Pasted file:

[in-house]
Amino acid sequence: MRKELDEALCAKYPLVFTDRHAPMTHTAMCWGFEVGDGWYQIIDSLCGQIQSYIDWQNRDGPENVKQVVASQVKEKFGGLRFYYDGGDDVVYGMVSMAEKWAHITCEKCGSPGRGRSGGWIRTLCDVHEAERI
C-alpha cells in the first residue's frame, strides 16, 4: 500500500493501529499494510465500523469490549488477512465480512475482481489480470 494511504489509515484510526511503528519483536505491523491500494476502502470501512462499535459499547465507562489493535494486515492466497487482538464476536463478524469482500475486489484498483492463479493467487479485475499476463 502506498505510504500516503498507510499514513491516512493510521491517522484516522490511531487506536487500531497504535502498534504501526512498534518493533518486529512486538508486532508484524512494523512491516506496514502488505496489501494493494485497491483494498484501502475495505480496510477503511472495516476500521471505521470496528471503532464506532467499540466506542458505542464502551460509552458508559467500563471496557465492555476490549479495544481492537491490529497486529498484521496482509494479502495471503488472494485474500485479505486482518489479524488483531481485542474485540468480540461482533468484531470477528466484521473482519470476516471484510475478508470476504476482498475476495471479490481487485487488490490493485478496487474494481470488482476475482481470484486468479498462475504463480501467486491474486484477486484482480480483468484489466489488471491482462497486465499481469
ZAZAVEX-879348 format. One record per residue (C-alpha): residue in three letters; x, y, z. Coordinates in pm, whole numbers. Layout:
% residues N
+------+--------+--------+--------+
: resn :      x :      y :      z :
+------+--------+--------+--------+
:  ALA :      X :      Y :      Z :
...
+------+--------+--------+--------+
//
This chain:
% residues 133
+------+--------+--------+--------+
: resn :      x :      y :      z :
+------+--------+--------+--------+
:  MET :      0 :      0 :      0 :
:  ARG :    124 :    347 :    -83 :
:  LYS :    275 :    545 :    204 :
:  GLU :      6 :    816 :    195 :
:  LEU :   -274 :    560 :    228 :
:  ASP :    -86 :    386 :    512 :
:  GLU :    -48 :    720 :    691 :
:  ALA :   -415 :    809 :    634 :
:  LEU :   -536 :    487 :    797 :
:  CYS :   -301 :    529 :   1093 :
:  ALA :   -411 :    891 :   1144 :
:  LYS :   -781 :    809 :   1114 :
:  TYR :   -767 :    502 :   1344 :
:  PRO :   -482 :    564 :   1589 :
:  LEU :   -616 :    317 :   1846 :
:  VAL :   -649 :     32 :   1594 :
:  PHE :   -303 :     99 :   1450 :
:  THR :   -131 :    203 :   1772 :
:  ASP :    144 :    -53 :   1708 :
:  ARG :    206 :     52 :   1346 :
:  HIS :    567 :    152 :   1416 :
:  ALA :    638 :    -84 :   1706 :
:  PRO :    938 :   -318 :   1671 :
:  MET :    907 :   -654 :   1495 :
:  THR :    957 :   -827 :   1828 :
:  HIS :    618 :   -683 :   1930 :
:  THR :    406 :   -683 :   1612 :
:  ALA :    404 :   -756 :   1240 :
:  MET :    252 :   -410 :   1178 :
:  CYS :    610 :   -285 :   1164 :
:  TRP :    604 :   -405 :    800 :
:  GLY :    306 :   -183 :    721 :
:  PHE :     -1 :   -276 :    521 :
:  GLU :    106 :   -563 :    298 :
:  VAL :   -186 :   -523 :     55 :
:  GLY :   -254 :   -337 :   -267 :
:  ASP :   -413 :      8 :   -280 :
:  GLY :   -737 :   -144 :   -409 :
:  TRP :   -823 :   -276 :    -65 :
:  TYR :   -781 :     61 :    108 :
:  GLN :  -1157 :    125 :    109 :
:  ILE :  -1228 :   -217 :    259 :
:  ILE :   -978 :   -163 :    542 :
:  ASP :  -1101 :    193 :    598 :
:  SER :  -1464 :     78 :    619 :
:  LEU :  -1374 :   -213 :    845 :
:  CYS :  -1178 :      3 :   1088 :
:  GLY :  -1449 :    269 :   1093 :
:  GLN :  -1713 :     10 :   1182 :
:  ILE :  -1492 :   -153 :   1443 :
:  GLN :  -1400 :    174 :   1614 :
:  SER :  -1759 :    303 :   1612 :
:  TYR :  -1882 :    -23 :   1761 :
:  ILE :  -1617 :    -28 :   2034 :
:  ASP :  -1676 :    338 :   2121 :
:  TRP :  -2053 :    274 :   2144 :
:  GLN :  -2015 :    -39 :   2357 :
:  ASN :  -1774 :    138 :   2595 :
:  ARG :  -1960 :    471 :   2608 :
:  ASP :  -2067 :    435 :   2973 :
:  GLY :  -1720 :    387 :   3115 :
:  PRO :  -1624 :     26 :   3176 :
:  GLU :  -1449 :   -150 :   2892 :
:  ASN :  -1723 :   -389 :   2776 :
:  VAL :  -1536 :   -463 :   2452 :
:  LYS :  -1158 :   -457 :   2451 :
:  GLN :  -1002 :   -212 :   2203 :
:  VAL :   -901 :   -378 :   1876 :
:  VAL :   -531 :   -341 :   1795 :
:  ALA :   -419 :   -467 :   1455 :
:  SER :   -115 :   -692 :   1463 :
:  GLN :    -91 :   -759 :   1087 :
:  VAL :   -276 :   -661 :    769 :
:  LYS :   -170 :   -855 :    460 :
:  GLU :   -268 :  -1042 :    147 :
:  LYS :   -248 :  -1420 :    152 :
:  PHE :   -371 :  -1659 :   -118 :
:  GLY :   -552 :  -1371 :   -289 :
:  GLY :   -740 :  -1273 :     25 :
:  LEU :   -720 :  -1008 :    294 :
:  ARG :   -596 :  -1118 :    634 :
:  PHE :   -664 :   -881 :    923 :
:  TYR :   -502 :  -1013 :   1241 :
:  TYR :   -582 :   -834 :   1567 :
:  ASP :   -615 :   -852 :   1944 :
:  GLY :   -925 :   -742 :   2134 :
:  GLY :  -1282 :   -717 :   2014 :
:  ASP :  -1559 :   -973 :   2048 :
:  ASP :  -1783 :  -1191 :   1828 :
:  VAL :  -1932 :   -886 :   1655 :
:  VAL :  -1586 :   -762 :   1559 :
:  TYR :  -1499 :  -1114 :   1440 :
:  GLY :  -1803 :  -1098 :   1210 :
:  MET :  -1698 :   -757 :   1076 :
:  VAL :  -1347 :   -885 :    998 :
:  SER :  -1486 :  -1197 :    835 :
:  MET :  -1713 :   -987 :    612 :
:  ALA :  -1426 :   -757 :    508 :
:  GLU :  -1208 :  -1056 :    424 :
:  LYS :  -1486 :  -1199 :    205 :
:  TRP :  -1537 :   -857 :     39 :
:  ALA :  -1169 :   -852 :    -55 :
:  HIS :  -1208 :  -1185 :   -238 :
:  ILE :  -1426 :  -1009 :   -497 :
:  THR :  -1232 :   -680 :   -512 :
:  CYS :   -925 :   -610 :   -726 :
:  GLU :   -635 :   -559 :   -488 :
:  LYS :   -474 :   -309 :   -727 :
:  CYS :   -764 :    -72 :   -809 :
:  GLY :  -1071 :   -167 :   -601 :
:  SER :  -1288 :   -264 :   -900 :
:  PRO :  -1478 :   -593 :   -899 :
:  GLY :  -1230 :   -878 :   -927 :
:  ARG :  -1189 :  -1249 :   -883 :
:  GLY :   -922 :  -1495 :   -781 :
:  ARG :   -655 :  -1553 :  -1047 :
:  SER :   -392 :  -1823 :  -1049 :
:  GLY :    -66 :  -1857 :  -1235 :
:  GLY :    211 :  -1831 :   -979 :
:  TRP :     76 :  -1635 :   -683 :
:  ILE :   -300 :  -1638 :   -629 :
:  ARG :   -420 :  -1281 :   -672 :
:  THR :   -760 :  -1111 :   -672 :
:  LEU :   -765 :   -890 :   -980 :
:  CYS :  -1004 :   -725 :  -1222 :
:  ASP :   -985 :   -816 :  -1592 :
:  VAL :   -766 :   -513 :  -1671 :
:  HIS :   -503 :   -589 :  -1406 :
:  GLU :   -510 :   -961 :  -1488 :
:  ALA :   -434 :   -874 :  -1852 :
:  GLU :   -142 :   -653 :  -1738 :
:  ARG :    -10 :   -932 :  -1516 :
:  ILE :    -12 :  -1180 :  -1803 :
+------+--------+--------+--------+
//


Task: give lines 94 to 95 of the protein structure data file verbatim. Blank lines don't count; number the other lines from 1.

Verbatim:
:  PHE :   -371 :  -1659 :   -118 :
:  GLY :   -552 :  -1371 :   -289 :